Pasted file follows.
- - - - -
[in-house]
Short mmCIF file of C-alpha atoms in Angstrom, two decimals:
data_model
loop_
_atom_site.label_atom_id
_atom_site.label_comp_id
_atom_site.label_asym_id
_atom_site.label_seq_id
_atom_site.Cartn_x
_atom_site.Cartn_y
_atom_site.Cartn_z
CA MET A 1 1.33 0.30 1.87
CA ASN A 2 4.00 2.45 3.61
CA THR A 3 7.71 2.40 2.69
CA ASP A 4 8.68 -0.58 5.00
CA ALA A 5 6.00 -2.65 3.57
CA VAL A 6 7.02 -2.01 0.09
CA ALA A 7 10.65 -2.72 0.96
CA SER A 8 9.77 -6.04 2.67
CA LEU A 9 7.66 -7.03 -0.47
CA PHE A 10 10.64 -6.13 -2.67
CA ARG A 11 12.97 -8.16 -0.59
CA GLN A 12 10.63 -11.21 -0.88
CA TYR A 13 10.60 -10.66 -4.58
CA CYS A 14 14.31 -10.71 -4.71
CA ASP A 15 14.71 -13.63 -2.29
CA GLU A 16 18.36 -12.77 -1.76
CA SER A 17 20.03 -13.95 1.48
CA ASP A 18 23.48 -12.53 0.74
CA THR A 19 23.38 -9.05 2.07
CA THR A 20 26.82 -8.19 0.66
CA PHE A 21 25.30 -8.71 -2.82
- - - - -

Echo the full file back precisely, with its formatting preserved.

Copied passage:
[in-house]
Short mmCIF file of C-alpha atoms in Angstrom, two decimals:
data_model
loop_
_atom_site.label_atom_id
_atom_site.label_comp_id
_atom_site.label_asym_id
_atom_site.label_seq_id
_atom_site.Cartn_x
_atom_site.Cartn_y
_atom_site.Cartn_z
CA MET A 1 1.33 0.30 1.87
CA ASN A 2 4.00 2.45 3.61
CA THR A 3 7.71 2.40 2.69
CA ASP A 4 8.68 -0.58 5.00
CA ALA A 5 6.00 -2.65 3.57
CA VAL A 6 7.02 -2.01 0.09
CA ALA A 7 10.65 -2.72 0.96
CA SER A 8 9.77 -6.04 2.67
CA LEU A 9 7.66 -7.03 -0.47
CA PHE A 10 10.64 -6.13 -2.67
CA ARG A 11 12.97 -8.16 -0.59
CA GLN A 12 10.63 -11.21 -0.88
CA TYR A 13 10.60 -10.66 -4.58
CA CYS A 14 14.31 -10.71 -4.71
CA ASP A 15 14.71 -13.63 -2.29
CA GLU A 16 18.36 -12.77 -1.76
CA SER A 17 20.03 -13.95 1.48
CA ASP A 18 23.48 -12.53 0.74
CA THR A 19 23.38 -9.05 2.07
CA THR A 20 26.82 -8.19 0.66
CA PHE A 21 25.30 -8.71 -2.82